Getting Good: An Introduction to the Becoming Machine Series

As a researcher who studies games and their practices, communities, and industries, I am deeply interested in the ways that my own proficiency with games (or lack of) modifies how and what I know about them. To take a pithy example, my years-long experience playing in Guild Wars 2’s PvE scene affords me some insight into the ways that the game has evolved to create some opportunities for incidental collaboration between players while suppressing others. At the same time, my utter incompetence with the game’s PvP play leaves me less capable (and less willing) to investigate it – to ask, for instance, how the Guild Wars 2’s meta has evolved in response to the demands of top competitive guilds. Continue Reading

Mobile Games, SimCity BuildIt, and Neoliberalism

A screenshot of a city in SimCity BuildIt

EA Mobile’s SimCity BuildIt, released for iOS and Android in 2014, is the newest entry in the historic SimCity franchise. With forty million players worldwide, SimCity BuildIt is also the most played SimCity game ever released (Lazarides, 2015). Its expansive international community seems, at first, to procedurally deliver on the promises of free market globalization, achieving an equitable marketplace in which anyone, anywhere can participate. While playing SimCity BuildIt, I have traded goods with players who speak Arabic, French, Japanese, and Russian (though we have never exchanged a word). Continue Reading

I Can’t Take This:

Dark Souls, Vulnerability, and the Ethics of Networks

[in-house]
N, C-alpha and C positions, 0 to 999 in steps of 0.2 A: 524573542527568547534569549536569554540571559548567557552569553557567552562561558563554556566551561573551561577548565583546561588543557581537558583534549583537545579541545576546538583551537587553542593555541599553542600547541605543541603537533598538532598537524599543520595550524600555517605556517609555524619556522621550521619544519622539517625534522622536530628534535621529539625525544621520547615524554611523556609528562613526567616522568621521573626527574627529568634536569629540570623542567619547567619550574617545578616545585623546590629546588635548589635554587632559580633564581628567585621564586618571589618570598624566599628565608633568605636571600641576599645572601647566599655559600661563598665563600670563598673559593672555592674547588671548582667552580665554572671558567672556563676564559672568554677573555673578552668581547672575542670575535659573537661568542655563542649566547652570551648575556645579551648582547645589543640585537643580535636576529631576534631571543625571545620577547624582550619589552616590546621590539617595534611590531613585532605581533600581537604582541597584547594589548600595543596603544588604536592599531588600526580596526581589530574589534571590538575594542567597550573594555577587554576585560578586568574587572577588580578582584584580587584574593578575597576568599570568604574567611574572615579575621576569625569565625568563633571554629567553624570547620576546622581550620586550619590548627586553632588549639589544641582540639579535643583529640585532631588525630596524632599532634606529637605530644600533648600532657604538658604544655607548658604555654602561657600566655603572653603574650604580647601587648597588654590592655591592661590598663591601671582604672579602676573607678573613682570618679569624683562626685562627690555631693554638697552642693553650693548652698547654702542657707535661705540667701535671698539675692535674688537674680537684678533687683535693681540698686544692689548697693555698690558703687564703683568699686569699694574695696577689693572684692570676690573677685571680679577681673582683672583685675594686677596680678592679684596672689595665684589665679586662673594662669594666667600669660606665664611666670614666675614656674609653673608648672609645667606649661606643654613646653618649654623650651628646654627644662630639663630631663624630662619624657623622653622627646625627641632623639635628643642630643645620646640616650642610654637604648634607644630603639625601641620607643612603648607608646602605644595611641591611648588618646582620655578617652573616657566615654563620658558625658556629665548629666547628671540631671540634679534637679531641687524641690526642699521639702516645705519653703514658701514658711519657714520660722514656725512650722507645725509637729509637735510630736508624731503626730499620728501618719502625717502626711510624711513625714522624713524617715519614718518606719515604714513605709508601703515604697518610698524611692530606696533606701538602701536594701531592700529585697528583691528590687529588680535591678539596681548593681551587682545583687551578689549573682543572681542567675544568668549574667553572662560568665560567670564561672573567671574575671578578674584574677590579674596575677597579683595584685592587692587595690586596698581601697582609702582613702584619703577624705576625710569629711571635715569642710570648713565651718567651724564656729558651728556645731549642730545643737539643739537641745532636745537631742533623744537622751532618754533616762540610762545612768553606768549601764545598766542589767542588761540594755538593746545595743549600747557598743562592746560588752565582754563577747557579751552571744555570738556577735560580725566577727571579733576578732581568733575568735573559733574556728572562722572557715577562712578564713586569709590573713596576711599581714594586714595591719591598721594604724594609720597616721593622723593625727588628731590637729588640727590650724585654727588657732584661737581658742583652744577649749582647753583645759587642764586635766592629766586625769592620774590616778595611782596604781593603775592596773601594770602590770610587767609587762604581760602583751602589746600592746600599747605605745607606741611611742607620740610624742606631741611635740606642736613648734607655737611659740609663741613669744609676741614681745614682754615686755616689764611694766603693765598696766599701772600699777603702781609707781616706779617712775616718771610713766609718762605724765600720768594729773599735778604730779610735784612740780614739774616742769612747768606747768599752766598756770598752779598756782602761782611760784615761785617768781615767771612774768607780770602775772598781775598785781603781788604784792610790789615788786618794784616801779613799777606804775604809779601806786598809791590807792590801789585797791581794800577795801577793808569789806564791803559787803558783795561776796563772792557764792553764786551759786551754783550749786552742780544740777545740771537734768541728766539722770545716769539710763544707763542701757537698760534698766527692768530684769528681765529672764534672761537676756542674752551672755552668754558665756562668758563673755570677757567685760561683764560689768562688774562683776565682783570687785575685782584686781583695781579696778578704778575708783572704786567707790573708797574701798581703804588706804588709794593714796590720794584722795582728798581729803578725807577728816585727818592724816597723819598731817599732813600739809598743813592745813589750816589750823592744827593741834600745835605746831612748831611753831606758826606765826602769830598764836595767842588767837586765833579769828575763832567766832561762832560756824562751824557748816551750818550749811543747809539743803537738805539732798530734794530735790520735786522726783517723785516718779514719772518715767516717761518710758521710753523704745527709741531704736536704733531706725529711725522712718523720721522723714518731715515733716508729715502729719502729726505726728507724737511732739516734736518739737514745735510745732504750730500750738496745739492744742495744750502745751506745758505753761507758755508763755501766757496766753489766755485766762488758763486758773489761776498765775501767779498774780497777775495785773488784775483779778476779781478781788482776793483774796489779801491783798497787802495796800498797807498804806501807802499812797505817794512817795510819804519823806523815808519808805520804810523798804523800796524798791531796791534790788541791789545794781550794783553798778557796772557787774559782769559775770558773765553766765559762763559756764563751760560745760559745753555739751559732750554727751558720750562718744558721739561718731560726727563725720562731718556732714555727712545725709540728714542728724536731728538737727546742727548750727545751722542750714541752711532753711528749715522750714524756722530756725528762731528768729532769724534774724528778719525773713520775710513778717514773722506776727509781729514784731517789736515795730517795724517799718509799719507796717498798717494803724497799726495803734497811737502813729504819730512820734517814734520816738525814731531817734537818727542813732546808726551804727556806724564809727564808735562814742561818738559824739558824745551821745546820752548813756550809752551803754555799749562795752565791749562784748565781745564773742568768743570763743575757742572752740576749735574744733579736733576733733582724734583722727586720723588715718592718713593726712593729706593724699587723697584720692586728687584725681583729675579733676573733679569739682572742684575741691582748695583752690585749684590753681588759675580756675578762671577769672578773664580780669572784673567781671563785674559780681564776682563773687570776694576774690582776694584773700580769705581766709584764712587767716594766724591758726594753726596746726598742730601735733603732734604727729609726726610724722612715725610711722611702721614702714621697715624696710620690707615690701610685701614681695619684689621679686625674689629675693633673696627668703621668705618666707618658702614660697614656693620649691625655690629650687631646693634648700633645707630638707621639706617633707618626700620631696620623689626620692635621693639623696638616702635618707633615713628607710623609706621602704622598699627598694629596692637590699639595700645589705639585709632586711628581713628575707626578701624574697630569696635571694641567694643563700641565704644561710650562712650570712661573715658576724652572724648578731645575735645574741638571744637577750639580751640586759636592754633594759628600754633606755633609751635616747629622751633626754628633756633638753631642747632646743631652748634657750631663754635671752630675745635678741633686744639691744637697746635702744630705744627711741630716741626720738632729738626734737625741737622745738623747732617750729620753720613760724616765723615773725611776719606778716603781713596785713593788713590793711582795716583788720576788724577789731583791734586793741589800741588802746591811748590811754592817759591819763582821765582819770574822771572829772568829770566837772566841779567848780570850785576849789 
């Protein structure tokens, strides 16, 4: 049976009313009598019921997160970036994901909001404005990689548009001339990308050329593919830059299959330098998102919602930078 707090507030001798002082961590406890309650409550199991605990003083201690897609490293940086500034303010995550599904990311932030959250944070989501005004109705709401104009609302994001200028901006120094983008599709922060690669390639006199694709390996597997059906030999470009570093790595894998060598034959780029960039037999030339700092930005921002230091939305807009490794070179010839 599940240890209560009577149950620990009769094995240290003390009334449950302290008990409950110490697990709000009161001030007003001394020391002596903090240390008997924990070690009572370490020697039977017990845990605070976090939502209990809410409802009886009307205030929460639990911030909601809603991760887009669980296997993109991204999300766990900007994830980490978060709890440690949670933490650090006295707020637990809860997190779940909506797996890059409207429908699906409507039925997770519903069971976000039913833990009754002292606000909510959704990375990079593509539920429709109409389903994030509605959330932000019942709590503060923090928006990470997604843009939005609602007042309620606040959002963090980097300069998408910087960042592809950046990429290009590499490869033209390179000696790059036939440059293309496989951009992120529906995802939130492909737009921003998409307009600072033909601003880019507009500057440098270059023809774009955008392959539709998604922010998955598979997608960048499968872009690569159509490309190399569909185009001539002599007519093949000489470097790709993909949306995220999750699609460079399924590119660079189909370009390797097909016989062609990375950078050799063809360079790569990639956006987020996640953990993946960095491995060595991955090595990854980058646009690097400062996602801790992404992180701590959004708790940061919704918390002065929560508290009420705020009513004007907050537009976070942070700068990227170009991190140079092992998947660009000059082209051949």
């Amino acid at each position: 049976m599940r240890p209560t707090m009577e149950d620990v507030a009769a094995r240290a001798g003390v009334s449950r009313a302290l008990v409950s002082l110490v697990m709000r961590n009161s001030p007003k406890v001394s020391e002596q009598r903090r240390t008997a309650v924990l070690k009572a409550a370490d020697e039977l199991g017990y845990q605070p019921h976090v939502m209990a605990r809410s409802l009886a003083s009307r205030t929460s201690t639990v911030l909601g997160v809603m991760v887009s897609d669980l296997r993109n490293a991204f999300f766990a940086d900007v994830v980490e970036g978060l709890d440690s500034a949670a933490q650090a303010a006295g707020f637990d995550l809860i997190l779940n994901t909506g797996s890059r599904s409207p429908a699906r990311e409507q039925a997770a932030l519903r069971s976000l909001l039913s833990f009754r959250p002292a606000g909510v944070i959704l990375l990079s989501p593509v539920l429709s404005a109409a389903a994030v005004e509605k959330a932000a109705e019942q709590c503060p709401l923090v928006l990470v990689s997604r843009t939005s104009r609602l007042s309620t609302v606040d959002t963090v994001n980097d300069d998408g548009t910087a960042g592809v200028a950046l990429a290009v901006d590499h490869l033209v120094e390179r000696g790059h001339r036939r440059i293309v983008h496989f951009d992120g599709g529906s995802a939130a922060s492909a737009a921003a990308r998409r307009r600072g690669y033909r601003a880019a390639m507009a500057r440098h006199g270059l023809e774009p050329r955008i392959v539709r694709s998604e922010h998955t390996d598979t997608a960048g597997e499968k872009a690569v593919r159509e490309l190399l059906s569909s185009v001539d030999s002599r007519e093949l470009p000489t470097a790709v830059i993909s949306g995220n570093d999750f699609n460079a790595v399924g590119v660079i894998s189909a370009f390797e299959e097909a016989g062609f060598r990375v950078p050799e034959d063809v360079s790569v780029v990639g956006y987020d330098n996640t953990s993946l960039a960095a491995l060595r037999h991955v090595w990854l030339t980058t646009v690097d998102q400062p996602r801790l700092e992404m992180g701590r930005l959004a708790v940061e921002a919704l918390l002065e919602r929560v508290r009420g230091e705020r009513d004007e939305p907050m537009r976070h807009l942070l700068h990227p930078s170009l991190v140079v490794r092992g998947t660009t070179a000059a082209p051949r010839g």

Released in 2011 to near-unanimous critical acclaim, the action role-playing game Dark Souls was hailed by many as a return to old-school gaming principles that eschewed overly-detailed narrative exposition or player tutorials in favor of a trial-and-error design philosophy and strong risk-versus-reward approach to in-game deaths. Many critics praised the game’s ability to cultivate a type of psychological torment (but also potential for satisfaction) via its unforgiving gameplay, as echoed in Keza MacDonald’s original review of the game where she states “Dark Souls’s design is so consistently dark and twisted that it actually starts to encroach on your mental well-being after extended play” (McDonald, 2011). Despite the emphasis on what was seen as a return to older design principles, equal attention was paid to the game’s radically innovative approach to online multiplayer. Unlike many other online role-playing games that operate through persistent shared universes—or, games that create virtual spaces where dozens or even hundreds of individuals can interact with each other in real time—Dark Souls operates primarily through asynchronous, indirect, or highly-restricted player interactions, such as its famous anonymous user-generated notes posted throughout the world. Such a novel approach to online multiplayer was described by Kevin VonOrd as an “unusual and wonderful contradiction” insofar as Dark Souls makes players “feel remarkably alone in this frightening place, yet simultaneously part of a large multiverse where simply playing the game makes you part of a chorus of silent voices urging each other forward” (VonOrd, 2011). In this sense, Dark Souls achieved the almost paradoxical feat of creating a gamespace that is shared by many but individually experienced as a fragmented and desolate landscape. Continue Reading